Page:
Because the JCR dataset is more narrowly circumscribed than that of the citation indexes and because of the statistical calculations that must be performed on the data, the extent of unification in the JCR is greater than in the Science Citation Index® and Social Sciences Citation Index®.
The time and effort involved in normal system maintenance is compounded by the time and effort required to seek out those problems specific to this resource. The JCR unification dictionary lists approximately 200,000 cited variants for roughly 15,000 journals that either are currently covered or were covered at one time in Thomson Reuters products. There is an average of twenty cited variants per journal listed in this dictionary. (Some journals are listed with more than 100 variants.)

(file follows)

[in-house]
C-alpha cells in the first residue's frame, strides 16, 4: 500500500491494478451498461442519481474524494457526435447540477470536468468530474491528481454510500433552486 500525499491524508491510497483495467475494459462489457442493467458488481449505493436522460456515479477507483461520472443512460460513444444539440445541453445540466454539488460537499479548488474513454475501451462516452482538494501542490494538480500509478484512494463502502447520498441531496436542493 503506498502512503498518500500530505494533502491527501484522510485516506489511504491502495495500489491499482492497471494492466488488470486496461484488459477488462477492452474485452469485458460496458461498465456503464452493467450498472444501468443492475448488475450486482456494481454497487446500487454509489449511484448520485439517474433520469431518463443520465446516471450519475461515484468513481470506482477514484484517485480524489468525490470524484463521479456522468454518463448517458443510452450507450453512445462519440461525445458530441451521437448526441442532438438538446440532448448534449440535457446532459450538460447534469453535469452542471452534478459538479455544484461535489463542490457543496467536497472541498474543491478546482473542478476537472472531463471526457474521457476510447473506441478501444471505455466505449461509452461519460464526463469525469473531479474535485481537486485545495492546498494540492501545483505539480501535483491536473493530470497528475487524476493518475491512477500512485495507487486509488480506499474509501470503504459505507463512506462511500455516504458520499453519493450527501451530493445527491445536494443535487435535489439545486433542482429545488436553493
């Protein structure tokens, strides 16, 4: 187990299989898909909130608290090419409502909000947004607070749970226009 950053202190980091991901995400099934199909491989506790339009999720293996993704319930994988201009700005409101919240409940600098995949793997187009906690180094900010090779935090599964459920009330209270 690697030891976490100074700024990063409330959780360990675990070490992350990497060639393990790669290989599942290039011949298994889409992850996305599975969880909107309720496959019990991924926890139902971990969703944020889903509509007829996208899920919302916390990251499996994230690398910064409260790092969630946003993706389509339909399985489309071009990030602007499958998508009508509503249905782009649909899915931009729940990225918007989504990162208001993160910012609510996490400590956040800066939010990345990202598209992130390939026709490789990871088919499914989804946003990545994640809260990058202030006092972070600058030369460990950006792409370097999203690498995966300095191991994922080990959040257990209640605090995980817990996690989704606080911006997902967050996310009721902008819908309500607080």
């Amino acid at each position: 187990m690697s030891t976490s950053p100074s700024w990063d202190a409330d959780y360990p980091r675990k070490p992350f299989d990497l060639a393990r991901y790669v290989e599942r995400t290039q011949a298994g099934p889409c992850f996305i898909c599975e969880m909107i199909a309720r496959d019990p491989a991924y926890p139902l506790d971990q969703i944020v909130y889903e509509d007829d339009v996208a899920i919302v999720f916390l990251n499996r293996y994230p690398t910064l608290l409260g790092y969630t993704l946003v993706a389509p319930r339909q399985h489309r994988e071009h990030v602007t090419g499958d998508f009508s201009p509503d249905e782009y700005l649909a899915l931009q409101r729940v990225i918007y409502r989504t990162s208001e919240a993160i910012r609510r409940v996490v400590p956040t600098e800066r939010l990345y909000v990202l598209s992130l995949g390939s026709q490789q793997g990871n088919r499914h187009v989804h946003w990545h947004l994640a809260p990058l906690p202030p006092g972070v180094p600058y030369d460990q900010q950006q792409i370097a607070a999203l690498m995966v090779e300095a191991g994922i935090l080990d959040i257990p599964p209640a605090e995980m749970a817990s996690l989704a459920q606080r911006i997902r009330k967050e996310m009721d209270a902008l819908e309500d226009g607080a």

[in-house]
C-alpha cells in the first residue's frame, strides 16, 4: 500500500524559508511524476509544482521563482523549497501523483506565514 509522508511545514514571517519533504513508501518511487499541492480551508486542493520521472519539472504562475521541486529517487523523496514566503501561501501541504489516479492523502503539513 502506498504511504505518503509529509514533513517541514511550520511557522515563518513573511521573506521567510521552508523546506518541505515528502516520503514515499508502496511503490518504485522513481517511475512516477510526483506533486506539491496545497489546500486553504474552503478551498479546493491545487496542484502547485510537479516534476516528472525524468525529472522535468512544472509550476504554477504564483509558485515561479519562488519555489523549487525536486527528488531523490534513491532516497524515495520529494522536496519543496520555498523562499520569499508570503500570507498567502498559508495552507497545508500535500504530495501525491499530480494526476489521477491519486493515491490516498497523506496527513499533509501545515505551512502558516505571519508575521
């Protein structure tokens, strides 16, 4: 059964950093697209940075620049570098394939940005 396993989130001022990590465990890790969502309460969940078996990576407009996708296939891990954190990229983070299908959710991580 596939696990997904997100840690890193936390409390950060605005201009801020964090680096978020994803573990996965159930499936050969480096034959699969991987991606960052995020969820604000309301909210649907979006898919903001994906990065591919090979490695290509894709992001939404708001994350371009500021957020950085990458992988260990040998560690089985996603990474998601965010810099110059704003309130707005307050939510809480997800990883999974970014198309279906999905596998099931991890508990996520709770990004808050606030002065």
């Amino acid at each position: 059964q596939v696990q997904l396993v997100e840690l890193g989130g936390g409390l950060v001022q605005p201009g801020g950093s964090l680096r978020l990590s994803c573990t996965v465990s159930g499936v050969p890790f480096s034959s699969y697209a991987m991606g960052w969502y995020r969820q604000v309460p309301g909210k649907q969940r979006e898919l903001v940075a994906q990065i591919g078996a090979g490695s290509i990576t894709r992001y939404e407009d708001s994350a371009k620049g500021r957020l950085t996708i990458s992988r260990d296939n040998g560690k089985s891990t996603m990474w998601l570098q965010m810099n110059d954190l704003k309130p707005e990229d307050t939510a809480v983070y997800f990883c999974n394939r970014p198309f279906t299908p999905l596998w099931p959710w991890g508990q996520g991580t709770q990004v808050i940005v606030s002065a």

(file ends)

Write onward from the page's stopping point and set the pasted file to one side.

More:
Any and all of the following can affect the standardization and unification of JCR data:
- bibliographic standards and accuracy in published references
- bibliographic standards in journal title presentation on covers, spines, copyright pages, headers or footers
- Thomson Reuters data entry guidelines for keying references
- Thomson Reuters title abbreviations in our source journal records
- Thomson Reuters policies on source journal record maintenance
- cited title unification during JCR production
- ambiguous cited titles
- the potential for human error in all phases of presenting and processing journal titles